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PayPal, The Fifth Credit Card?

With its popularity growing among online shoppers, online payment play PayPal is positioning itself as the "fifth credit card" for online transactions as it rolls out its latest beta.

The e-commerce transaction company has released three application program interfaces that developers can use in order to plug PayPal into e-commerce sites, and help sites deploy Web services .

As a result of the latest beta releases, online customers paying for online purchases by Visa, MasterCard, American Express and Discover credit cards might in the future be paying for their purchases using the San Jose, Calif., company's service -- even though it's not a bank.

PayPal Web Services are based on recognized standards like the Simple Object Access Protocol and Web Services Description Language , embedding the service deeper into the platform. The three APIs -- TransactionSearch, GetTransactionDetails and RefundTransaction -- will be followed up with a MassPay API in June and several more in the third and fourth quarters of 2004, including one that provides single and batch processing invoice capabilities.

Alan Tien, a senior API product manager at PayPal, said the new interfaces are a step up from their existing reporting system, Instant Payment Notification (IPN), and gives the merchant instant information about transactions taking place.

"In the past you could get an asynchronous notification, IPN, of the transaction details when they finished the transaction," he told internetnews.com.

"Now, what we've added on top of that is the ability to get a synchronous transaction ID upon completion of the payment, and then you can do an API call to get the rest of the information, [through] the GetTransactionDetails call."

Additionally, what PayPal Web Services brings to the table, Tien said, is, well, more public Web services.

"Sure, Web services has been the buzz around developers for the past two years and people have been talking about SOAP and WSDL and maybe even whispering about [Universal Description, Discovery and Integration ] for a long time, but how many public examples are there?" he said. "Google and Amazon.com have rolled out public Web services and ours is in that same vein, but our thinking is, 'hey, we're actually moving money instead of just getting information or making an order."

The API release is intended to break PayPal's primary operations outside of the eBay crowd and small-business industries and into the enterprise. Not everyone's convinced, however, that the interest is there for PayPal's service, which requires a stop through its servers between customer and merchant.

Roger DeSousa, manager of Boulder, Colo.-based ecommerce Web site developer EtchedWeb.com, said companies don't like to lose control during the transaction process and he hasn't heard much demand for PayPal's inclusion as a payment method with his customers.

"PayPal is something that some have asked [for], but to date we haven't actually integrated any Web sites," he told internetnews.com. "Quite honestly, the ones who actually go with PayPal are the ones that can't get a merchant account or don't want to get a merchant account or don't need a merchant account."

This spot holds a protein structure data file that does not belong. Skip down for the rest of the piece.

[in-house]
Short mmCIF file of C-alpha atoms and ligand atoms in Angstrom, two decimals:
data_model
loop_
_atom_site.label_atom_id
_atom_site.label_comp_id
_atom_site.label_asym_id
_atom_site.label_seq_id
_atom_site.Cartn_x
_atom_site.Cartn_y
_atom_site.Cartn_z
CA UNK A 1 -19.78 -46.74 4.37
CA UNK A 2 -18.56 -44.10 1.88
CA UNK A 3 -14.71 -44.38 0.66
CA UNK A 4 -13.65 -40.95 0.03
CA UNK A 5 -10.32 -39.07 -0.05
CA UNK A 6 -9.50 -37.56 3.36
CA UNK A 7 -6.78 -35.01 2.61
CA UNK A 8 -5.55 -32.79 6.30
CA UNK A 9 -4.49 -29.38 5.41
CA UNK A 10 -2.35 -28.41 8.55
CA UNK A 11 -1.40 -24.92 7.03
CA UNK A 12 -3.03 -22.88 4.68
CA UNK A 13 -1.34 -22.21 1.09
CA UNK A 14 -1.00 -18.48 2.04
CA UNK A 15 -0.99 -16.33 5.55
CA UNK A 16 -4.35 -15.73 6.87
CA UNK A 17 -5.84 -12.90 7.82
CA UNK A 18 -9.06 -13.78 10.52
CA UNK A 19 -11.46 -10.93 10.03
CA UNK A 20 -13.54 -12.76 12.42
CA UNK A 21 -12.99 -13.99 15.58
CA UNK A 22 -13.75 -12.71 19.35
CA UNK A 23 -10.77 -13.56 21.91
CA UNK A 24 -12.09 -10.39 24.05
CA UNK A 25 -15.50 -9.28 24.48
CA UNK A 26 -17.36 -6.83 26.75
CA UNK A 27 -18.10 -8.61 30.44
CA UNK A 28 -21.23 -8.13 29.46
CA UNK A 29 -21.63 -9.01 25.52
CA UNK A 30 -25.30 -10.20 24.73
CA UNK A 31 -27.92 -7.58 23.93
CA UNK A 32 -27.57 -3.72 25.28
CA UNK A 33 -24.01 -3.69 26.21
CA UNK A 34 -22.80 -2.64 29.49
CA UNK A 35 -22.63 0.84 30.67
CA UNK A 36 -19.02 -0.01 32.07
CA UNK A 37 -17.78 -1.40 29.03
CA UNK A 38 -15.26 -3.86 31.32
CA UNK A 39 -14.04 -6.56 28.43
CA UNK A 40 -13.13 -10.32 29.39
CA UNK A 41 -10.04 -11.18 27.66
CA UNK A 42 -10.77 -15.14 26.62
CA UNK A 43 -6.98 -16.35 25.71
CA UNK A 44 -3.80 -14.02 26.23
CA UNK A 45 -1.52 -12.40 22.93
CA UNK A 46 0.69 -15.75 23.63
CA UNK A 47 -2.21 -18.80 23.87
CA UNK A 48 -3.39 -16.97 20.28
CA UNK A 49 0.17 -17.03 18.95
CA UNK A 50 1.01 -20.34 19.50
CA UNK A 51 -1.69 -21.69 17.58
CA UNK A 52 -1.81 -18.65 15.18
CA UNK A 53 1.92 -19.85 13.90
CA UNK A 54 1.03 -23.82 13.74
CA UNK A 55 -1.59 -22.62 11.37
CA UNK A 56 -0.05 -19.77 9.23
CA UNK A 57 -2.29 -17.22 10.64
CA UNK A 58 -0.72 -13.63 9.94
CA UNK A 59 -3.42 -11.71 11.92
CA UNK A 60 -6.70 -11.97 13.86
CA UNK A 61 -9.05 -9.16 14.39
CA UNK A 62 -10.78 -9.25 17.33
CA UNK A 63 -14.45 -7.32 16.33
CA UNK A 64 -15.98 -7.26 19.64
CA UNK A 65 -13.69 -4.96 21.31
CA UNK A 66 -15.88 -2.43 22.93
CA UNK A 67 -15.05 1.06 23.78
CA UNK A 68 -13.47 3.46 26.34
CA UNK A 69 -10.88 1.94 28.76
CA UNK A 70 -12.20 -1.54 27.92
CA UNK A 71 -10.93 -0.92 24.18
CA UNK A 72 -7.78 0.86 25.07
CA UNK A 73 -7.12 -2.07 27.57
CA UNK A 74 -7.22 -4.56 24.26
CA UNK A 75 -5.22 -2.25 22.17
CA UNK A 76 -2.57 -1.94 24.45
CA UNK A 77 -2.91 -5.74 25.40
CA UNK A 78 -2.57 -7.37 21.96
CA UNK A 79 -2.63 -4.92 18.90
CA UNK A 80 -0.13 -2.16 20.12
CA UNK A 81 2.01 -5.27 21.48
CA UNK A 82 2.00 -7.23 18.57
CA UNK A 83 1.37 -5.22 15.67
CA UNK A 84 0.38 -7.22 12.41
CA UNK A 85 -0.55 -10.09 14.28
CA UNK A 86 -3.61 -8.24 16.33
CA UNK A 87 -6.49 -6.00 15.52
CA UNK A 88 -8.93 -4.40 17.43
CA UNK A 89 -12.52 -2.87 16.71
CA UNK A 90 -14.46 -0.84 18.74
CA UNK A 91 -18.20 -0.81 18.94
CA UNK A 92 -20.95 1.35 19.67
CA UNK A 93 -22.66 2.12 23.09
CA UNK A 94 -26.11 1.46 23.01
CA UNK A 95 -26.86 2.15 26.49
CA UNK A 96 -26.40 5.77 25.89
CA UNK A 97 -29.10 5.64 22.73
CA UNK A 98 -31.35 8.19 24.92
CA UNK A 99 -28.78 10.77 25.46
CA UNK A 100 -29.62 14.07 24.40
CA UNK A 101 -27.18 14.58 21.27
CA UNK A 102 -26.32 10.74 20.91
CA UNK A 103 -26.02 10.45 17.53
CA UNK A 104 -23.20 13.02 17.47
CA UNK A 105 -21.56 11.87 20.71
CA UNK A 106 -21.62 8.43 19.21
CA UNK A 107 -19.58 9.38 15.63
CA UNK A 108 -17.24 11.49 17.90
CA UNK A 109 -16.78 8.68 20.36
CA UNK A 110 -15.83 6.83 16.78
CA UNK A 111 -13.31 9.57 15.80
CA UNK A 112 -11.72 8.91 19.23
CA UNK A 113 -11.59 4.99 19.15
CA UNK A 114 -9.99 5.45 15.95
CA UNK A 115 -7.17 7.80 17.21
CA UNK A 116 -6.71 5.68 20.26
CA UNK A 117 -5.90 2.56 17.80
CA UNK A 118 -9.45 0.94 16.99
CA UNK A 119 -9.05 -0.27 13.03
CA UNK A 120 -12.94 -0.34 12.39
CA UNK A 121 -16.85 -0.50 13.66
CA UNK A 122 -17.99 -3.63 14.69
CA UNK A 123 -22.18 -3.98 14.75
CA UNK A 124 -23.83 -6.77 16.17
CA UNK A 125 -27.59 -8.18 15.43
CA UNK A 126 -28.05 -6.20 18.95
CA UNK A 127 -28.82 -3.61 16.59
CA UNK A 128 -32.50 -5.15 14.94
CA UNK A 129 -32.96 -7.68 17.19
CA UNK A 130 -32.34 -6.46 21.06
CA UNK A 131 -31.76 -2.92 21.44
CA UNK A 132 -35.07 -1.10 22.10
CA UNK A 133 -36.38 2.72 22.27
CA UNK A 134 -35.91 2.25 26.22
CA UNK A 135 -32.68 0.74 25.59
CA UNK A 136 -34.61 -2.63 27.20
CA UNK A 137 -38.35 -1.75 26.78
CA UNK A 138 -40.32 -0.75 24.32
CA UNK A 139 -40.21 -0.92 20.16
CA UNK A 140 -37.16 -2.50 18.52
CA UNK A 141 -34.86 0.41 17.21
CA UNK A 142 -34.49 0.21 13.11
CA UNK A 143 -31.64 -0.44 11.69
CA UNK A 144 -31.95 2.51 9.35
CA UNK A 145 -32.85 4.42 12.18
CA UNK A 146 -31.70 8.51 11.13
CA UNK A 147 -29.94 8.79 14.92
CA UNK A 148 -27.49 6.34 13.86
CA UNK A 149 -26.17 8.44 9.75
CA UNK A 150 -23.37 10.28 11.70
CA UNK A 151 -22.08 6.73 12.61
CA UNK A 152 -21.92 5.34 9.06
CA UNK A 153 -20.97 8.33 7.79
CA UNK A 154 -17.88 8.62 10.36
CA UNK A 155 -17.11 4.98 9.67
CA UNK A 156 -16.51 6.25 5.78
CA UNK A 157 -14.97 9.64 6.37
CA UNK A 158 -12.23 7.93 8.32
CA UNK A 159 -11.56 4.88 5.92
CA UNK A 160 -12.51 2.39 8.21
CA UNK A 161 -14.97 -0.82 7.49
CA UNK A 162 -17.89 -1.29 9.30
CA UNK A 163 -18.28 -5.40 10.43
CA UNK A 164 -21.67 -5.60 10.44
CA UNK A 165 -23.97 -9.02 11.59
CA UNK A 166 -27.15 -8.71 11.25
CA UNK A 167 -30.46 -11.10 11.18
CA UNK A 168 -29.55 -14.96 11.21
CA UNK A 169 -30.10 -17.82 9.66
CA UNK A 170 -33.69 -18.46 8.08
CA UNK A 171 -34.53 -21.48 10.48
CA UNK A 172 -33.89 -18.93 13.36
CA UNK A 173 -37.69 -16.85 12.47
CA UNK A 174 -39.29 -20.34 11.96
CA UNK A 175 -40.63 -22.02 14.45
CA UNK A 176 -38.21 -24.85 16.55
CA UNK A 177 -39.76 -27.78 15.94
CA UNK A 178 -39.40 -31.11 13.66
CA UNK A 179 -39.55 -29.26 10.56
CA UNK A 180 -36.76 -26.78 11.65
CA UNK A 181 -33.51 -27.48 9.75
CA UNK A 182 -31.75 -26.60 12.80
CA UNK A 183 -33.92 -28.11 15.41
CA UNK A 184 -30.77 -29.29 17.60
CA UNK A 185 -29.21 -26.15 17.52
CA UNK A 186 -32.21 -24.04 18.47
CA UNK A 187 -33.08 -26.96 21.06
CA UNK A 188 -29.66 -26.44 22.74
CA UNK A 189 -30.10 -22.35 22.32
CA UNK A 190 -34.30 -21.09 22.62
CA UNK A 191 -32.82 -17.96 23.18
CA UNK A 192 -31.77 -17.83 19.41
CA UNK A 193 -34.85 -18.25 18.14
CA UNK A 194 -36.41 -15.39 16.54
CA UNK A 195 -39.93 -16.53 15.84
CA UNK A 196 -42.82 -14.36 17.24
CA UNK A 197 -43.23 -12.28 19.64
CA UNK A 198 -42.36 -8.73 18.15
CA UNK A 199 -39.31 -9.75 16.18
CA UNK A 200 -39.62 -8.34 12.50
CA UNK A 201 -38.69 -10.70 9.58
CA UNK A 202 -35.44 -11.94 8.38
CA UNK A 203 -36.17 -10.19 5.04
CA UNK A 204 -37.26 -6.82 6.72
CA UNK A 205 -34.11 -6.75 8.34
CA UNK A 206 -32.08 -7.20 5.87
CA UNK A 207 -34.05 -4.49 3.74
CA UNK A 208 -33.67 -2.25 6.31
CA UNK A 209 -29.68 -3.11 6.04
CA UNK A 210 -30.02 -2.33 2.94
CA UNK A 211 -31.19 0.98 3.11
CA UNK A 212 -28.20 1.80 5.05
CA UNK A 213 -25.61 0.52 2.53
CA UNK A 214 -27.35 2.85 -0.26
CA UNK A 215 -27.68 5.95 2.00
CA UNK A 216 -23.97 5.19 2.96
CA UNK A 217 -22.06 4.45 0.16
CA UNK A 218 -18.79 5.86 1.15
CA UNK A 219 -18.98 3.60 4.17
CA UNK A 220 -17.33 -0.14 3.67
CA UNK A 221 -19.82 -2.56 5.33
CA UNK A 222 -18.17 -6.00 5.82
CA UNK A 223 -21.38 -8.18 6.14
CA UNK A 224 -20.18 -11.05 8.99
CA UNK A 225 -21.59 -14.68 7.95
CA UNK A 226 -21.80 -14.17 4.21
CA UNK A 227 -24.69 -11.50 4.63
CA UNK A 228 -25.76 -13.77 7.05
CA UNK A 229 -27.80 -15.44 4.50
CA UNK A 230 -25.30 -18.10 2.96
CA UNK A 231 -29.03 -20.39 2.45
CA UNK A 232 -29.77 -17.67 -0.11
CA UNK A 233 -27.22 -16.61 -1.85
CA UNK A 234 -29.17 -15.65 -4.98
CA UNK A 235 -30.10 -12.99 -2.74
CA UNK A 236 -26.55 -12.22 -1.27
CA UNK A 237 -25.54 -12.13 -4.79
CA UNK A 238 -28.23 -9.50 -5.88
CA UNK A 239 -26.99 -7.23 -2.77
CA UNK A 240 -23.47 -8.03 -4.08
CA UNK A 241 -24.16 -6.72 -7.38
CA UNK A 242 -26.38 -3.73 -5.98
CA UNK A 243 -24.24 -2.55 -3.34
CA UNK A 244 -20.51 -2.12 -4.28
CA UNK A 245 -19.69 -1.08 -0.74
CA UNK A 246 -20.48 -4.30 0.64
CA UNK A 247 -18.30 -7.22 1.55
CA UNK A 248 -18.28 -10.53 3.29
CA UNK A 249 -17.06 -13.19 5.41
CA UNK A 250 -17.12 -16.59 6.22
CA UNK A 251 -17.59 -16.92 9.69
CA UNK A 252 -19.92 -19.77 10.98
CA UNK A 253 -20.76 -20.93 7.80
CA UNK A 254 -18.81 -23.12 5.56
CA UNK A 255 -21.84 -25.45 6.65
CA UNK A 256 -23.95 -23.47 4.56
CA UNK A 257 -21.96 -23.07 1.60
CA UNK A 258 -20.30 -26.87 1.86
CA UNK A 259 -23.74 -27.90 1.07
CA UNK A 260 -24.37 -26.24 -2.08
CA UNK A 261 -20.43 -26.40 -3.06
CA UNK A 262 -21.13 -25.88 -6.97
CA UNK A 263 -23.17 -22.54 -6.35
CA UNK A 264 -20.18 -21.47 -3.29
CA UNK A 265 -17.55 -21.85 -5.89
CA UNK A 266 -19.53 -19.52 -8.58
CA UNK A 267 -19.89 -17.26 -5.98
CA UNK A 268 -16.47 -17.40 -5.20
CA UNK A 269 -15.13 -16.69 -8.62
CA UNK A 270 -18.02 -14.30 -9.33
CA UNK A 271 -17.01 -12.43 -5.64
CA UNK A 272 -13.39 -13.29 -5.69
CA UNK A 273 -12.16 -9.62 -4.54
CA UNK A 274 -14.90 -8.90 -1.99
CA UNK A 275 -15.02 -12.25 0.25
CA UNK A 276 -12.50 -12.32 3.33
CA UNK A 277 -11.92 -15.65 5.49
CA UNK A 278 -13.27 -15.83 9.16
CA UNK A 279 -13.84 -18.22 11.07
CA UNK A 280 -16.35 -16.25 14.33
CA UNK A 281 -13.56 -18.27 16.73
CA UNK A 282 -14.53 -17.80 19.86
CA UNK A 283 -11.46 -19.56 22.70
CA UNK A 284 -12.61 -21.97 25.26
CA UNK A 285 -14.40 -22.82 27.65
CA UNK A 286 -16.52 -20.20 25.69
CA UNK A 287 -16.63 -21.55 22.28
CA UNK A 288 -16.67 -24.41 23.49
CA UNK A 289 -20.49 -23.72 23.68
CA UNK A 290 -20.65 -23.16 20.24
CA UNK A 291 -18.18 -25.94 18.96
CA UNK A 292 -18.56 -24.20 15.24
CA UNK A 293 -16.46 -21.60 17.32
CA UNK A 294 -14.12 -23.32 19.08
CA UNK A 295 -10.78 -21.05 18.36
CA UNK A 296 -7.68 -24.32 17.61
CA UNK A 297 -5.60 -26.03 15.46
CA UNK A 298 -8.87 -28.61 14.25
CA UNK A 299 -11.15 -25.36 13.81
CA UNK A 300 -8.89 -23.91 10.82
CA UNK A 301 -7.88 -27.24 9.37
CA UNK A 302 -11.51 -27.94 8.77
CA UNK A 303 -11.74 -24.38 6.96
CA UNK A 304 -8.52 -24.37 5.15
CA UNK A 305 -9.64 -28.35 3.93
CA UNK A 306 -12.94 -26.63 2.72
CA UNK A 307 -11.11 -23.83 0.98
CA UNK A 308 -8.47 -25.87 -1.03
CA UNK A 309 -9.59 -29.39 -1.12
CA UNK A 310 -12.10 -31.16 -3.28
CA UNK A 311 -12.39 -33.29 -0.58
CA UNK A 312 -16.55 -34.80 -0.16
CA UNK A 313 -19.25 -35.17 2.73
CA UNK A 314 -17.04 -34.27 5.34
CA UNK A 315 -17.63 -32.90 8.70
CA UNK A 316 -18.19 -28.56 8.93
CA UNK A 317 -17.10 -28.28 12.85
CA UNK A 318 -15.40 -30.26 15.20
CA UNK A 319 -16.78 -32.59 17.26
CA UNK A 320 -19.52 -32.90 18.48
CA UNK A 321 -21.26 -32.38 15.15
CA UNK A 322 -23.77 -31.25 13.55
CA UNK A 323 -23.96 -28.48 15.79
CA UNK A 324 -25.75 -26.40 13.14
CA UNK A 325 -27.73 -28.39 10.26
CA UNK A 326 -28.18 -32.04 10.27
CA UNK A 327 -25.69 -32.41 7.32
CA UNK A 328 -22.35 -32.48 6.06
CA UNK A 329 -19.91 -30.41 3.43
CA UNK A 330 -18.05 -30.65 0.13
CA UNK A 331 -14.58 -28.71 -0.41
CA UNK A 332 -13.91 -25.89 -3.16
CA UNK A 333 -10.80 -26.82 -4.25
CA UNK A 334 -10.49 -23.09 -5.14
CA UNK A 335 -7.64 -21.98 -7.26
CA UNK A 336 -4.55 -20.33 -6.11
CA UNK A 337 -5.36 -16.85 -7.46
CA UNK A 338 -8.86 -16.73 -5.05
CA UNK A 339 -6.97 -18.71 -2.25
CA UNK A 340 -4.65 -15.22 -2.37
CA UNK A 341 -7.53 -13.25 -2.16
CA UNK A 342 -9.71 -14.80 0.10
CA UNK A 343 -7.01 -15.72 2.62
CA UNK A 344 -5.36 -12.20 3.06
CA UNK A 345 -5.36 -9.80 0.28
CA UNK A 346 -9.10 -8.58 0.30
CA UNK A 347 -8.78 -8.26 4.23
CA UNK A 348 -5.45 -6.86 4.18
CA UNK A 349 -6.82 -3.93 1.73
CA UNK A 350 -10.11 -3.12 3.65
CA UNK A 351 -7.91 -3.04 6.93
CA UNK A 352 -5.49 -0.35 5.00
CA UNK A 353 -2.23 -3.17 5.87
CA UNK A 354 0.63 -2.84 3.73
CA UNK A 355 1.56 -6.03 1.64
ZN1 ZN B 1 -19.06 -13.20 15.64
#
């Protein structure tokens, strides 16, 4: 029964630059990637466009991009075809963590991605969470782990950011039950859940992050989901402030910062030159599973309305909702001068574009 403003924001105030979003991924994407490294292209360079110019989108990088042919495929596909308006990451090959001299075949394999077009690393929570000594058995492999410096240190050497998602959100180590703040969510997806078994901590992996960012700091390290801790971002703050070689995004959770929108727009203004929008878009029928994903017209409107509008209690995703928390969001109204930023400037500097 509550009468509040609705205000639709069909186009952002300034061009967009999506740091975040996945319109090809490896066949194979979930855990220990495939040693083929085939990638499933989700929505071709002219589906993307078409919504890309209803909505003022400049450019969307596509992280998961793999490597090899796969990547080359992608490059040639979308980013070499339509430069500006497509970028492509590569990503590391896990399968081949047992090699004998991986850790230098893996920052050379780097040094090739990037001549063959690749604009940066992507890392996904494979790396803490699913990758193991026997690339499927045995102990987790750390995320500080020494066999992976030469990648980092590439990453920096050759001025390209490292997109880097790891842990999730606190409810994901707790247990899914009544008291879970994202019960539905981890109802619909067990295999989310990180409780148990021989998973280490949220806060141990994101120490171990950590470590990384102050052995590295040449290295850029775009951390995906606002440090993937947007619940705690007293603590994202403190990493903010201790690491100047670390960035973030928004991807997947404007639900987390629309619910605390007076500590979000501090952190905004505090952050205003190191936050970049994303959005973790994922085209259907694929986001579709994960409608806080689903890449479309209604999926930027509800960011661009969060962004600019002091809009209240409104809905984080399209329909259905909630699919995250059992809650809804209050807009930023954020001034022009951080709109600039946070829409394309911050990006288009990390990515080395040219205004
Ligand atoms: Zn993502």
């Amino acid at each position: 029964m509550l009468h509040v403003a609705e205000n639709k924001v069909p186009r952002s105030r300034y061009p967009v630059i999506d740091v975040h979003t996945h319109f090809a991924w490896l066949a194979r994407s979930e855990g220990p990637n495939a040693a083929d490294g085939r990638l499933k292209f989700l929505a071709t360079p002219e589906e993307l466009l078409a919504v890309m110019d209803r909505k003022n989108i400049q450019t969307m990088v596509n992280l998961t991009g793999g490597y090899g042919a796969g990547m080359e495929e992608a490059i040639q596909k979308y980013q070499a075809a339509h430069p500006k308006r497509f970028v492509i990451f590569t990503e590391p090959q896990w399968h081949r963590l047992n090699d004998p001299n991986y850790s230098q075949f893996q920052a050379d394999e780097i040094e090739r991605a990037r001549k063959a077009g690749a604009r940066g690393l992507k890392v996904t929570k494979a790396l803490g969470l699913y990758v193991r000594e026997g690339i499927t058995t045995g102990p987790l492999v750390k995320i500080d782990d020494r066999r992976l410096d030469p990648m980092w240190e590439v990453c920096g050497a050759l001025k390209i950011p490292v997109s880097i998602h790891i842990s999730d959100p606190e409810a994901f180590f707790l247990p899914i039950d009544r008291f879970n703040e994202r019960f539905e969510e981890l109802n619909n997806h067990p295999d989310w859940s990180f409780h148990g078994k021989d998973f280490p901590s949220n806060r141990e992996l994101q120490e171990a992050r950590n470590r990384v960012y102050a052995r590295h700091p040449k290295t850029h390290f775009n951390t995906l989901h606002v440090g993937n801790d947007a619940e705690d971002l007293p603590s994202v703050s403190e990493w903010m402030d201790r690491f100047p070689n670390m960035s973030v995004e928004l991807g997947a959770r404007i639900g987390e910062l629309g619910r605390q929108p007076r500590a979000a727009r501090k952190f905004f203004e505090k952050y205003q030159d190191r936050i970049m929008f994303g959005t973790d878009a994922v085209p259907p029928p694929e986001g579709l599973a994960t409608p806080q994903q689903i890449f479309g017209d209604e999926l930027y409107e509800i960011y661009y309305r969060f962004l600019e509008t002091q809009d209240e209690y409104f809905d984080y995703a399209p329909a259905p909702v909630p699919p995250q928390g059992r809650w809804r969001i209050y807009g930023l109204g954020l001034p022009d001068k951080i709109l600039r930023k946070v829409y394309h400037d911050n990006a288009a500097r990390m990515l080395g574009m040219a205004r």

Officials at PayPal actually consider that seeming disadvantage as a selling point: by keeping authentication and credit card processing inside their servers, it frees merchants from being held liable for protecting a customer's personal information.

PayPal is making security a big part of its pitch at a time when the growing number of online credit card and identity theft claims -- 27.3 million the past five years, according to a September 2003 Federal Trade Commission (FTC) report -- means many people are staying away from online shopping entirely to avoid that fate.

Dave McClure, PayPal Developer Network (PDN) senior manager, said PayPal is actually more secure than using the credit card online, as the number resides in one place (behind its own firewalls) rather than scattered over every site customers make online buys.

And with approximately 45 million registered users, McClure said he thinks the service is as popular as many mainstream credit card companies online today.

"I think we've really started to hit the radar for a lot of these people in terms of offering them a broad customer base that's got a payment method they want to use," he told internetnews.com.

McClure said those numbers will be enough to convince most businesses to try it out; PayPal might not bring the same transaction volume as a Visa or MasterCard, but enough to justify the effort.

"What a lot of these larger merchants have found there's only another five to 10 percent of their audience that might be interested in using another type of payment method, as long as that payment method is widely distributed it makes sense for them to increase the amount of revenue they can collect," he added.

Also announced Monday was the launch of a site for developers to test the APIs, called the PayPal Sandbox. At the site, developers can run their Web service through the sandbox to see how it will work in a live environment.

Also included at Developer Central is a discussion forum monitored by PayPal customer service reps and developers.